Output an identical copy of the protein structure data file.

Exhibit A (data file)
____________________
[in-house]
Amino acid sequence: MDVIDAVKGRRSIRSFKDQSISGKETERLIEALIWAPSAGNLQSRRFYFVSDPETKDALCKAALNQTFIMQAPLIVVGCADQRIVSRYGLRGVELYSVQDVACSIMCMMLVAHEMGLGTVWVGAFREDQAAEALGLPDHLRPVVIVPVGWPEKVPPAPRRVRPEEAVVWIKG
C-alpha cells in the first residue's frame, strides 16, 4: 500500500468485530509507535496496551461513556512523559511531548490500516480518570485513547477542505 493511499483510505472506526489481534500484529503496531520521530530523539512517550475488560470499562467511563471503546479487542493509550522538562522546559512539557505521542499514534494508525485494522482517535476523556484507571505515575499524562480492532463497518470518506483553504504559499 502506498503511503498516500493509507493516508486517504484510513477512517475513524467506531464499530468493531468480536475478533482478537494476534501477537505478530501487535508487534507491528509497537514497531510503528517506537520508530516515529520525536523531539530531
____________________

[in-house]
Amino acid sequence: MDVIDAVKGRRSIRSFKDQSISGKETERLIEALIWAPSAGNLQSRRFYFVSDPETKDALCKAALNQTFIMQAPLIVVGCADQRIVSRYGLRGVELYSVQDVACSIMCMMLVAHEMGLGTVWVGAFREDQAAEALGLPDHLRPVVIVPVGWPEKVPPAPRRVRPEEAVVWIKG
C-alpha cells in the first residue's frame, strides 16, 4: 500500500468485530509507535496496551461513556512523559511531548490500516480518570485513547477542505 493511499483510505472506526489481534500484529503496531520521530530523539512517550475488560470499562467511563471503546479487542493509550522538562522546559512539557505521542499514534494508525485494522482517535476523556484507571505515575499524562480492532463497518470518506483553504504559499 502506498503511503498516500493509507493516508486517504484510513477512517475513524467506531464499530468493531468480536475478533482478537494476534501477537505478530501487535508487534507491528509497537514497531510503528517506537520508530516515529520525536523531539530531